First, the microcomputer 106 acquires the battery remaining amount data detected in the battery remaining amount detecting unit 13. The microcomputer 106 then finds out which LED of the LEDs 101 to 105 is instructed to be turned on by the battery remaining amount data in accordance with the arithmetic processing program. For example, if the remaining amount of the battery 14 is ⅖ or greater and less than ⅗, this content instructs to turn on the LEDs 101 to 103. In this case, the microcomputer 106 sets the control port C103 to high level and sets the control ports C104 and the control ports C102 and C105 to a predetermined frequency (e.g., 100 Hz) as well as to high level and low level, respectively, in a reversed phase. The microcomputer 106 sets the control port C101 to low level. In this way, the LEDs 101, 103 and the LED 102 are turned on and off repeatedly for a time period determined by the program of the microcomputer 6 at respective predetermined frequencies in a complementary manner. For example, if the LED is turned on and off repeatedly at 100 Hz, the LED looks like turned on continuously to the human naked eye. That is, the user can learn that the remaining amount of the battery 14 is ⅖ or greater and less than ⅗.

If the remaining amount of the battery 14 is other than the above description, any LEDs 101 to 105 can be turned on correspondingly to the remaining amount of the battery 14 by changing the levels of the control ports C101 to C105 correspondingly to the battery remaining amount data.

However, in the case of the static drive type light emitting device driving apparatus shown in FIG. 12, the microcomputer 6 must be provided with the number of the control ports corresponding to the number of the LEDs one-on-one (five in the case of FIG. 12). Therefore, the total number of the ports of the microcomputer 6 is increased proportionally to the number of the LEDs and the size of the microcomputer 6 may be enlarged, which is problematic.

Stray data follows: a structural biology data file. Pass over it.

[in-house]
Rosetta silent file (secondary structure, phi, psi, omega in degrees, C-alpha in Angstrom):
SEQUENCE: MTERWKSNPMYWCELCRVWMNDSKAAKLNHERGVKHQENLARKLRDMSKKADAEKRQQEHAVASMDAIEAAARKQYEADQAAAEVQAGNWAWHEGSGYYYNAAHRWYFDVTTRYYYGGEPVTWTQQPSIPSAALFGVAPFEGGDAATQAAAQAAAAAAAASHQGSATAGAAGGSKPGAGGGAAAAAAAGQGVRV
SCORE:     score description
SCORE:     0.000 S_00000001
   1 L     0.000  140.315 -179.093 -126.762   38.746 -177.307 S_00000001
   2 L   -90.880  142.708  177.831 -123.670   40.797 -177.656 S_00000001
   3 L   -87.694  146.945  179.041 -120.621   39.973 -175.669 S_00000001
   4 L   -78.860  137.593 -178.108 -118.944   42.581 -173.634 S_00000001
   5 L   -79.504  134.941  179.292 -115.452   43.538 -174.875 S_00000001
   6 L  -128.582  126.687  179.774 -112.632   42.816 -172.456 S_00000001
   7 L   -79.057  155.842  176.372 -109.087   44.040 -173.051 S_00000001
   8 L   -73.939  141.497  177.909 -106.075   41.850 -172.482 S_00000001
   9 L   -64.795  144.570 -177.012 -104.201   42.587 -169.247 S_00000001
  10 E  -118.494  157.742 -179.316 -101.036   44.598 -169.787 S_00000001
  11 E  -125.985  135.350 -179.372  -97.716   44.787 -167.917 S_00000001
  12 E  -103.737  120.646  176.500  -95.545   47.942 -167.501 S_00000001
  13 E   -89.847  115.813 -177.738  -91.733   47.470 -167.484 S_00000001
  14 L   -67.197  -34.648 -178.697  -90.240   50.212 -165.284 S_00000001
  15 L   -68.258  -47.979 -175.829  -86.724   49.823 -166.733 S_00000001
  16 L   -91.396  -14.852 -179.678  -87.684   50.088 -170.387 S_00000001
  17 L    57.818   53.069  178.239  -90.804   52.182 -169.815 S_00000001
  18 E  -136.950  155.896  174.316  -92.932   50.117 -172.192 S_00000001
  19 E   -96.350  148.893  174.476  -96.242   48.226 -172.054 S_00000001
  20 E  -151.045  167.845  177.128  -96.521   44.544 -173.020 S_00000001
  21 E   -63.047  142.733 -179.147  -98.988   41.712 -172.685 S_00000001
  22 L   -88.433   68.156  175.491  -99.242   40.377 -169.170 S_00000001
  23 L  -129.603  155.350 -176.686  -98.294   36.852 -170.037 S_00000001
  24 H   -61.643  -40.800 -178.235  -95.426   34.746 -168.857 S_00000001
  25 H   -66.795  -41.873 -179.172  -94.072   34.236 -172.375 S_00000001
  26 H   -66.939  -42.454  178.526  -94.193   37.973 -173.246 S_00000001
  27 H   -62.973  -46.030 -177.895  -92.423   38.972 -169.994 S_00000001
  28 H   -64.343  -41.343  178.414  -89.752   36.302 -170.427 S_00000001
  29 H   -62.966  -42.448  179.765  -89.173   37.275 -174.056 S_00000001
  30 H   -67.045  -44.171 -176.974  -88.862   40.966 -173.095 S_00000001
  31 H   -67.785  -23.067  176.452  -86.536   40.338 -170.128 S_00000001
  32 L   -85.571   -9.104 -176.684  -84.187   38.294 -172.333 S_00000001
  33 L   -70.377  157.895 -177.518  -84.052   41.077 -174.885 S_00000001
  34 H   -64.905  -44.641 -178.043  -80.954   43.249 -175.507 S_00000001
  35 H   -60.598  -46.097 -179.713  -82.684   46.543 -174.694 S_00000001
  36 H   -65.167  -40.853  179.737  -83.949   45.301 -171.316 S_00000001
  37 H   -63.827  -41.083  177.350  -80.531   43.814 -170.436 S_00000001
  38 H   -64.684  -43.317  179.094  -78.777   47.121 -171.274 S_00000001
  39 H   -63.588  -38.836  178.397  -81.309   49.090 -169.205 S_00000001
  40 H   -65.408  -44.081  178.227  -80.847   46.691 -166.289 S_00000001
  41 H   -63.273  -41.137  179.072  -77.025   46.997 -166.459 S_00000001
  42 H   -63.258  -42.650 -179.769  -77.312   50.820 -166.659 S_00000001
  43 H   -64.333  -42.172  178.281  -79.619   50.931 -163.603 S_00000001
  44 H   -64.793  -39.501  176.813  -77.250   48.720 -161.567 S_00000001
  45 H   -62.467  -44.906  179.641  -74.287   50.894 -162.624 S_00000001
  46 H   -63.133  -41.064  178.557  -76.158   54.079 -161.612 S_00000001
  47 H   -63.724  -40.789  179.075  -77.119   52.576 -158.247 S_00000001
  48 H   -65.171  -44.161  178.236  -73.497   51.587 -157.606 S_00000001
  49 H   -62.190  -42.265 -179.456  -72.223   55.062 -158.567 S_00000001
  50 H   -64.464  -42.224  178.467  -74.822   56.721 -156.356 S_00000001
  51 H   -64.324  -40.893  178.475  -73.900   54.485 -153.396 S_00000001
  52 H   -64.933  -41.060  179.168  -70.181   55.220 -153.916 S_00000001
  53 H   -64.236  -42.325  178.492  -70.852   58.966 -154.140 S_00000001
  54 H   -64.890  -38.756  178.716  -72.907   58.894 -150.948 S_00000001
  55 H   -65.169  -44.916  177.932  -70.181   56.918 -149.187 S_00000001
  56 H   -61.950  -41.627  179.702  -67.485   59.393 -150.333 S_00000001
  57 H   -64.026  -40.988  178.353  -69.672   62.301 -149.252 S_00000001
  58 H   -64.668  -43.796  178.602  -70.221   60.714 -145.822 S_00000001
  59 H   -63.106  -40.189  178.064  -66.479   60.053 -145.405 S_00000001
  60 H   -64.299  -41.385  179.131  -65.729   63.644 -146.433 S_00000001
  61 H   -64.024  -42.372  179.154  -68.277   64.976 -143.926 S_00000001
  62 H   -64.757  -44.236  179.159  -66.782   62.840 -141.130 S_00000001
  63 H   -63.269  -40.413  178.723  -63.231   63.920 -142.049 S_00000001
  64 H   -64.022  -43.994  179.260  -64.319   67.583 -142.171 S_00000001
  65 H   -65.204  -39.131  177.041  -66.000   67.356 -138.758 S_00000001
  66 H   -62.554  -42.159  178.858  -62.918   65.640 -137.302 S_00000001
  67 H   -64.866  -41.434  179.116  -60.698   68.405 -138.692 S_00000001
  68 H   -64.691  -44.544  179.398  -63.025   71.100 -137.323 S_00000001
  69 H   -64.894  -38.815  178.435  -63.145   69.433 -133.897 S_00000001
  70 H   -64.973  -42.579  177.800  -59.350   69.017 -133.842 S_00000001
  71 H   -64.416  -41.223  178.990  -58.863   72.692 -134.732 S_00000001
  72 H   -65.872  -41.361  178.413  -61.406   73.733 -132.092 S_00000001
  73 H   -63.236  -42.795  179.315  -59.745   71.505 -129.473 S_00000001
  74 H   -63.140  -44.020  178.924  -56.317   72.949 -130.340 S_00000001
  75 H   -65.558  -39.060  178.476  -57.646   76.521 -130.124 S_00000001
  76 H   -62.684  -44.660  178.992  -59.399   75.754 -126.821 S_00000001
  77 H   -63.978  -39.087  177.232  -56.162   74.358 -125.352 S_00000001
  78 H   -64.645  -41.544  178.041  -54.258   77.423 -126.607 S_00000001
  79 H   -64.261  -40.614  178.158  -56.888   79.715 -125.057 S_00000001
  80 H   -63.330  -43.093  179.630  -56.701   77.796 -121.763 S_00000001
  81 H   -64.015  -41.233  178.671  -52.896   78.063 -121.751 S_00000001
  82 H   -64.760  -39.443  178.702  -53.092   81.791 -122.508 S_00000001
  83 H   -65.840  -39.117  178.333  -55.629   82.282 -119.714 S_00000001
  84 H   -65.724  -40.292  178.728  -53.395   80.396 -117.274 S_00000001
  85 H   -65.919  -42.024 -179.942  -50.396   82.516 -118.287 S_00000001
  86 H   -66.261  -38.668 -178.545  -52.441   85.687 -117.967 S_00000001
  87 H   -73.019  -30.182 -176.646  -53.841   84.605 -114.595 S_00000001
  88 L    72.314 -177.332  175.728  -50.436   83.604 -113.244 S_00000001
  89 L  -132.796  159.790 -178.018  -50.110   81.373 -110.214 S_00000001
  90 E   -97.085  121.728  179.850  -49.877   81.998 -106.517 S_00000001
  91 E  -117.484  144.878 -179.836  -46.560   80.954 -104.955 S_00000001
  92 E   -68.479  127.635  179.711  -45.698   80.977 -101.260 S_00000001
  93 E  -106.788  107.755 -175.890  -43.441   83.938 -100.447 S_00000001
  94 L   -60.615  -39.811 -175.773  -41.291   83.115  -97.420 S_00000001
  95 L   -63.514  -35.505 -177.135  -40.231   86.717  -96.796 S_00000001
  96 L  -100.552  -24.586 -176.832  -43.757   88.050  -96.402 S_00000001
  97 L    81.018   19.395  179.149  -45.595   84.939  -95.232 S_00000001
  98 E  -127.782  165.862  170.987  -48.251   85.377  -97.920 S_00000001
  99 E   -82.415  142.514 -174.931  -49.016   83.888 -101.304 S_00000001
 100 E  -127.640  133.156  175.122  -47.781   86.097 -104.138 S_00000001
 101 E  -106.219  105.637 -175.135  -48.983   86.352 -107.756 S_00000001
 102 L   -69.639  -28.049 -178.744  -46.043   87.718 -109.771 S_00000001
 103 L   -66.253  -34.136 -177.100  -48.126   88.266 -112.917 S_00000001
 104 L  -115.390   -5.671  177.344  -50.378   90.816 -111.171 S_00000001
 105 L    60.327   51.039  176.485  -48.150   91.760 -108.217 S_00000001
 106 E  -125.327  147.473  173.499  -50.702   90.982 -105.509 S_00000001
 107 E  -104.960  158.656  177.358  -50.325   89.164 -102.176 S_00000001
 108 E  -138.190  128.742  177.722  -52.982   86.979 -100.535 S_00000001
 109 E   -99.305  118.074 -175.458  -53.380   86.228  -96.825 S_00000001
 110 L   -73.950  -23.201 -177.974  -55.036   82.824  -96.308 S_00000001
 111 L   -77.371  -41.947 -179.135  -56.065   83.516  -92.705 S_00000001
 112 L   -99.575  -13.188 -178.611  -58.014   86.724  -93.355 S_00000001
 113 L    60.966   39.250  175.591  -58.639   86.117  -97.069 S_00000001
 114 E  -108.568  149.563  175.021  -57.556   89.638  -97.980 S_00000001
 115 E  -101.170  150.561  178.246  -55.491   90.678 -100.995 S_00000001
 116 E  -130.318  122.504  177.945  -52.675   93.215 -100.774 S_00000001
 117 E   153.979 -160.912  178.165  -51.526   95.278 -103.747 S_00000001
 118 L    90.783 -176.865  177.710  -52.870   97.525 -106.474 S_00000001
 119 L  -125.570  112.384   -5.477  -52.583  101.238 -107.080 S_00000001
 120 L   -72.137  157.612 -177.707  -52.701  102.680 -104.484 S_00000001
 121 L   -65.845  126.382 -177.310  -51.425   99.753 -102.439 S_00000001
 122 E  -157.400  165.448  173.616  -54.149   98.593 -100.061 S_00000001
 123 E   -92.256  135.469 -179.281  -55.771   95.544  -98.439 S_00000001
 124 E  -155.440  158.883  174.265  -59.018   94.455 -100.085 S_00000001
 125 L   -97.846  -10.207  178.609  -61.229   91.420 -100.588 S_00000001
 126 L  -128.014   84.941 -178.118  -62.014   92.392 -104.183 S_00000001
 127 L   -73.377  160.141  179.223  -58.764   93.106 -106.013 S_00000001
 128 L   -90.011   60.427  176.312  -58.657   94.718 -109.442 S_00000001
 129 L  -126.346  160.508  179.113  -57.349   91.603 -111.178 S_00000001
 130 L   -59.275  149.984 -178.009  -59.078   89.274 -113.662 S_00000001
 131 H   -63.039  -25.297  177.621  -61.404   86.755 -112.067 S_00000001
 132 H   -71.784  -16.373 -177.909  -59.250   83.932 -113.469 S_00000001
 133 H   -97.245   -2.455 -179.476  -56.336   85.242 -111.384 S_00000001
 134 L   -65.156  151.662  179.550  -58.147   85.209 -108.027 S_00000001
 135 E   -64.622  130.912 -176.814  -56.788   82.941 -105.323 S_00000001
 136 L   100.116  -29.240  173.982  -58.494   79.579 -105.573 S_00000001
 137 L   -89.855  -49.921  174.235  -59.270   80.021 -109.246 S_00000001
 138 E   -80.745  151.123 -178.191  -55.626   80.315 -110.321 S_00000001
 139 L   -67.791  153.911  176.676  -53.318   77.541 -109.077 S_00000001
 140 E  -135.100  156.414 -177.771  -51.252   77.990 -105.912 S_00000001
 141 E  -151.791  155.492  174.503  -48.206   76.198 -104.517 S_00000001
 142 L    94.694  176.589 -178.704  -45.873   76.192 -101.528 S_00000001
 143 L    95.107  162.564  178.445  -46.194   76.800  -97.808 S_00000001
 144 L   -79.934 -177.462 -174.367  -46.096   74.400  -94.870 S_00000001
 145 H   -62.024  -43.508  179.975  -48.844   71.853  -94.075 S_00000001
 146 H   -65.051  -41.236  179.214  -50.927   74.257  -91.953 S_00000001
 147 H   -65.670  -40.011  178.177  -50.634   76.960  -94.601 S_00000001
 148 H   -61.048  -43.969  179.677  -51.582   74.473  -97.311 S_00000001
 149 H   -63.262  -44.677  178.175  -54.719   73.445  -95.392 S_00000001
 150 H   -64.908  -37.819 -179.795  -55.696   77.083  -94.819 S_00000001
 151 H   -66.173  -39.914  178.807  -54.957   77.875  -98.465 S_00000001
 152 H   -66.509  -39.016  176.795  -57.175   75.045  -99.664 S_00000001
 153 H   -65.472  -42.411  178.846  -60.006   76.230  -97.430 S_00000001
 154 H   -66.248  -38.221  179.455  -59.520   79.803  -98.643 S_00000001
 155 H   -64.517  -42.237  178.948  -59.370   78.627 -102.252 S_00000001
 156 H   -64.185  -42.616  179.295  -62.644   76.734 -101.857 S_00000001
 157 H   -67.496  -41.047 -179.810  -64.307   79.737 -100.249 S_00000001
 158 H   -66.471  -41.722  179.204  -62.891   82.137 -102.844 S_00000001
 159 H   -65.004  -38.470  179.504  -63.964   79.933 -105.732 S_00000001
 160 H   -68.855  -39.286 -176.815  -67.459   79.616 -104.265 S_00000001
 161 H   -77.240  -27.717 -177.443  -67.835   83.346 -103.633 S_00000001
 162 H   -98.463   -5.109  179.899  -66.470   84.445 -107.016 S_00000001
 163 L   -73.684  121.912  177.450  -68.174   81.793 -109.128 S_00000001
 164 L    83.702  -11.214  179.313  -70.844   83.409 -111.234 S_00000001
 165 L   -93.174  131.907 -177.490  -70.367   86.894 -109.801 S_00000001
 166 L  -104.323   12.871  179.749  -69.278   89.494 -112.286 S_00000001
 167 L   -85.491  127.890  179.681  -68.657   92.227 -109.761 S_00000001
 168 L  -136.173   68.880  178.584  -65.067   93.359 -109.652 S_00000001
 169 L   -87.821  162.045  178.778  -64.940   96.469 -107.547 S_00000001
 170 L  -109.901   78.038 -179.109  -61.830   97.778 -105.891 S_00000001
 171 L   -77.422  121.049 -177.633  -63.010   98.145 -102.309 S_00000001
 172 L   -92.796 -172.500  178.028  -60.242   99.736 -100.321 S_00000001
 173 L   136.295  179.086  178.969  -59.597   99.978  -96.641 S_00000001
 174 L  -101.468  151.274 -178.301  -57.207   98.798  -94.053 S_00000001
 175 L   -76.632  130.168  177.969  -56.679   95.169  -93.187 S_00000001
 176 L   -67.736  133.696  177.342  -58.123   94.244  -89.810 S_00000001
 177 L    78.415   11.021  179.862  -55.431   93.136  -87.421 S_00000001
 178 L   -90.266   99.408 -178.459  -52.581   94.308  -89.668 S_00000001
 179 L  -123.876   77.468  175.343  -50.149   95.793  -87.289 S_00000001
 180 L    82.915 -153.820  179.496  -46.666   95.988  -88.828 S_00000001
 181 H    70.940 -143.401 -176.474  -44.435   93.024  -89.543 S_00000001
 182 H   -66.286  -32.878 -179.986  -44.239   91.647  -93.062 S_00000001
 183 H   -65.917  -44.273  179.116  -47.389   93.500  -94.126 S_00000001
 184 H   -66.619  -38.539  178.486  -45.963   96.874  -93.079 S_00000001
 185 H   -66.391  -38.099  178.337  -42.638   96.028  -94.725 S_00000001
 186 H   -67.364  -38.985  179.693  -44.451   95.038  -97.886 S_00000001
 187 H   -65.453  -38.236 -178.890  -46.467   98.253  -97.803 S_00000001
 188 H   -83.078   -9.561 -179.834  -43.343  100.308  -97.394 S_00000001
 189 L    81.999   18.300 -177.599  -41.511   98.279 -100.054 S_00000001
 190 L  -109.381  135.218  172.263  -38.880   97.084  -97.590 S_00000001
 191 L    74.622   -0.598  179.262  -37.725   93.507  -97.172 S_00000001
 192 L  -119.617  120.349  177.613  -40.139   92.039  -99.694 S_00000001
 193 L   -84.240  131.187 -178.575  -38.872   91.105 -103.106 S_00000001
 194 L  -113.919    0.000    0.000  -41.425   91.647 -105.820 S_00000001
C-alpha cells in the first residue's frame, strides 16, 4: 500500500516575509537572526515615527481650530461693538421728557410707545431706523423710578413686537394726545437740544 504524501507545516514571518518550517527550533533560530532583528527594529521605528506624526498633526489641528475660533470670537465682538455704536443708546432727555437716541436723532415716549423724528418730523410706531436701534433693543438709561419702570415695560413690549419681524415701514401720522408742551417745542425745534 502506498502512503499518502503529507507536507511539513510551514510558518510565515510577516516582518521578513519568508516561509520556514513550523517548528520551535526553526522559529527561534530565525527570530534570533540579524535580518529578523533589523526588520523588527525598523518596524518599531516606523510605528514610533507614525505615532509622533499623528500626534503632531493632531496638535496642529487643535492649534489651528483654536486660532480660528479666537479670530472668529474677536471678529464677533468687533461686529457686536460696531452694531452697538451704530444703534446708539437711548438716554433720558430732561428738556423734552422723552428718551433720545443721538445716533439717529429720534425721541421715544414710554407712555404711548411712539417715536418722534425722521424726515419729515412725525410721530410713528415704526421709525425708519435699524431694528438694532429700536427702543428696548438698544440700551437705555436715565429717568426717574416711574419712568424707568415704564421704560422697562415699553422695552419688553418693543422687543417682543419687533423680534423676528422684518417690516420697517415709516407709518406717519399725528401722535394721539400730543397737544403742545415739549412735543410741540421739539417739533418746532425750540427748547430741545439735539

On the other hand, in the case of the dynamic drive type light emitting device driving apparatus shown in FIG. 13, the microcomputer 6 must be provided with the number of the control ports for turning on the LEDs, which is a sum of the number of the LEDs (with a common anode) constituting a LED group surrounded by a dotted line and the number of the LED groups (five in the case of FIG. 13). In the dynamic drive type light emitting device driving apparatus, as compared to the static drive type light emitting device driving apparatus, the number of the control ports can be more constrained as the number of the LEDs increases. Specifically, when the total number of the LEDs is six or more, the effect of reducing the number of the control port is exerted on the dynamic drive type light emitting device driving apparatus as compared to the static drive type light emitting device driving apparatus. Otherwise, if the total number of the LEDs is one to three, the number of the control ports of the static drive type light emitting device driving apparatus is less than that of the dynamic drive type light emitting device driving apparatus. If the total number of the LEDs is four or five, the number of the control ports of the static drive type light emitting device driving apparatus is equal to that of the dynamic drive type light emitting device driving apparatus.

By the way, when the indicator display of the remaining amount of the battery 14 is performed with the use of a plurality of LEDs built into the battery pack, the number of the LEDs is typically four or five, for example. However, as described in the light emitting device driving apparatuses of FIGS. 12 and 13, if the total number of the LEDs is four or five, the number of the control ports must be four or five to turn on the LEDs and it is difficult to make the number of the control ports three or less. Therefore, in the light emitting device driving apparatus that controls the lighting of the four or five LEDs, the number of the control ports of the microcomputers 6, 106 cannot be reduced to three or less and it is problematic that the sizes and costs cannot be reduced in the microcomputers 6, 106. The number cannot also be reduced for the wirings connecting a display substrate provided with the LEDs and a substrate provided with the microcomputers 6, 106, and it is problematic that the costs of the apparatus itself cannot be reduced.

SUMMARY OF THE INVENTION

It is therefore an object of the present invention to provide a light emitting device drive controller and light emitting device driving apparatus that can reduce the number of ports necessary for selectively driving tour or five light emitting devices as compared to the conventional case.